During their 45-minute daily commute together, whenever Sergey Edilyan sees flat steel traveling on railroad cars they pass, he tells his wife and business partner Irina Grigoryan that it's a good sign; they’re going to have work.
Lately, on the outskirts of Cleveland, there's been a lot of steel on trains.
The couple own American Truck Equipment Co., a Brook Park, Ohio, company that manufactures ladder racks, van shelving, partitions and storage systems that help organize commercial vehicle cargo space. It outfits vehicles for fleets as well as mobile tradesman such as contractors, electricians, plumbers and roofers.
Business has been bustling since Sergey and Irina turned to U.S. Bank to help finance their purchase of the five-employee shop in 2014.
"We re-energized the company with a successful rebranding and digital marketing plan. We began selling through our website and launched sales on Amazon and eBay," said Irina. "We are very, very busy right now."
U.S. Bank has a relationship with American Truck Equipment as well as with two separate business entities: Sergey has a real estate company that owns the building where they lease space and he’s a partner in AlphaTek Automation, a six-employee firm which makes, sells and repairs steel cutting machines and software.
American Truck Equipment is an example of a company that started small with U.S. Bank, but after building a trusted relationship, and has steadily grown the services it seeks the bank's guidance for, said Michelle Kent, a business banking officer who has had a relationship with Sergey and Irina since 2014.
The couple started working with Michelle and the SBA group, took on a few small lines of credit, and eventually grew to working with U.S. Bank for business credit cards, treasury management services, and payment processing. They also are one of many businesses in Ohio that have worked with U.S. Bank to secure an SBA-backed loan and line of credit. In Ohio, U.S. Bank ranked as the second-largest SBA lender, completing 244 loans worth a total of $83.3 million in fiscal 2016.
The trusted relationship with Sergey and Irina has blossomed over the years – literally.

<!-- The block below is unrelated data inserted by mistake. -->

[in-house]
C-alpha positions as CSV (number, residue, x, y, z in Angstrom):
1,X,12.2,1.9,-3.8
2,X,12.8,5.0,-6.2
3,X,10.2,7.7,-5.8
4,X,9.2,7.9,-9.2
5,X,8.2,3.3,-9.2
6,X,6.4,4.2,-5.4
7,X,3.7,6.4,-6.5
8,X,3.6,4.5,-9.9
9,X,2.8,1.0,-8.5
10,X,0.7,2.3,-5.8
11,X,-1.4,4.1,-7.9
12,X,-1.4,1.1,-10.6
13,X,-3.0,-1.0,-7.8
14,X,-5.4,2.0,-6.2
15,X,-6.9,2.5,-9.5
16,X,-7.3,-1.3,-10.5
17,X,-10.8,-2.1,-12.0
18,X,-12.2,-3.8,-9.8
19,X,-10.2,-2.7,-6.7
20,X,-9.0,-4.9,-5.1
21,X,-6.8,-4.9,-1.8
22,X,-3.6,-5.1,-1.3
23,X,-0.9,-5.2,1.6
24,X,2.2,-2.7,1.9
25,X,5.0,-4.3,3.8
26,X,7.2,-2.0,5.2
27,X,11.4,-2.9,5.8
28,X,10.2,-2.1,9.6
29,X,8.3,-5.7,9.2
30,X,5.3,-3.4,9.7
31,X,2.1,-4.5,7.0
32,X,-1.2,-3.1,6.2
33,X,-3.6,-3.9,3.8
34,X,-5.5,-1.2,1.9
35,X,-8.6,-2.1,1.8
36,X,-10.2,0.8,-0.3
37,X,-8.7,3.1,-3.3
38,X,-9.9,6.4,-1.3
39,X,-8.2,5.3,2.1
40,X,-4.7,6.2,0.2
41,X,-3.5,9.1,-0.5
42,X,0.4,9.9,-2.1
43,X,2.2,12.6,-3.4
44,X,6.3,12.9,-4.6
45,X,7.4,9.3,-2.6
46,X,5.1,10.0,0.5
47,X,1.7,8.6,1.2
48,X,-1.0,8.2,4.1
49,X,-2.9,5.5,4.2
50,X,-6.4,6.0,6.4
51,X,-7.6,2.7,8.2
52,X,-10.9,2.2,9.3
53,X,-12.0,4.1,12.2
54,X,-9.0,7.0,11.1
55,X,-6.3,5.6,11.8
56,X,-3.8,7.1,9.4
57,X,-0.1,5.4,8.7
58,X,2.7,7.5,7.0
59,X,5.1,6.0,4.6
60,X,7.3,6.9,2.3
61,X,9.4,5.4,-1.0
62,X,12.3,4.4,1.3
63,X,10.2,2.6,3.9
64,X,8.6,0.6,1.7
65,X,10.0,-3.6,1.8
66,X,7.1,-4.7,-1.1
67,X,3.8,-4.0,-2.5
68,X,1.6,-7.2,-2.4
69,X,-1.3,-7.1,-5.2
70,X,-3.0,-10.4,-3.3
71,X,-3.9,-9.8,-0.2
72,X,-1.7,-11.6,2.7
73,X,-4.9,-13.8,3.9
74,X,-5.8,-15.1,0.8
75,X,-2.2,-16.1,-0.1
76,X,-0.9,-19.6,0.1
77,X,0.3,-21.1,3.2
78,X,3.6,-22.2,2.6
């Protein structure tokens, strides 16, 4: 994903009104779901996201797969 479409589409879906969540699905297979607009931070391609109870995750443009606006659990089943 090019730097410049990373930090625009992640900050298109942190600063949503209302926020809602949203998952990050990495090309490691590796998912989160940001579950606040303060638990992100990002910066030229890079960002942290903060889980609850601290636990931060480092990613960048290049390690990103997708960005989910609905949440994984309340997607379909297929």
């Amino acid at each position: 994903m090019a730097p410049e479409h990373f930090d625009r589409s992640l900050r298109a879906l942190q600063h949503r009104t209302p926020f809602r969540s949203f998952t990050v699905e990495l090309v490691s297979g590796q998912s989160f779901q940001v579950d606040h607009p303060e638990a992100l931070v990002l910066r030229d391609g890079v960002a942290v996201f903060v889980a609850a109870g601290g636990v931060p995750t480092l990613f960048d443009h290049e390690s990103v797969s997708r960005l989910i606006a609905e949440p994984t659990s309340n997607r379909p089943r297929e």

"When [Irina once] told me she had a bad day, I picked her up a beautiful bouquet of flowers, just to put a smile on her face," Kent said.
With almost a quarter-century in the banking industry, Kent has helped the couple with their marketing by bringing them to networking groups and even introduced them to some car dealerships and other customers.
Kent tries to be "hands on" with every client and takes the time to get to know her customers to provide them with the safe, simple and convenient financial products and services to help them navigate financial milestones big and small.
"I’m so impressed with how quickly they have grown," she said in regard to Sergey and Irina's success.
U.S. Small Business Owners are feeling more upbeat about the economy than at any time in the past eight years, according to results of the U.S. Bank Small Business Annual Survey. The survey of 3,200 small business owners within U.S. Bank’s 25-state national footprint indicated that 80 percent of small business owners describe their own business as strong, an all-time high for the survey.
Irina and Sergey immigrated to the United States in 2000 from Armenia, one of the former Soviet Union Republics. The couple have three children under 10 years old.
Being in business in Armenia would have been more challenging, said Irina, who moonlights as an adjunct economics professor at nearby Cuyahoga Community College.
"Here [in America] business is more predictable with less bureaucracy [than in Armenia]. If you are energetic, smart enough, work hard and believe it's possible, you will achieve what you want and will be rewarded. There’s opportunity in this country."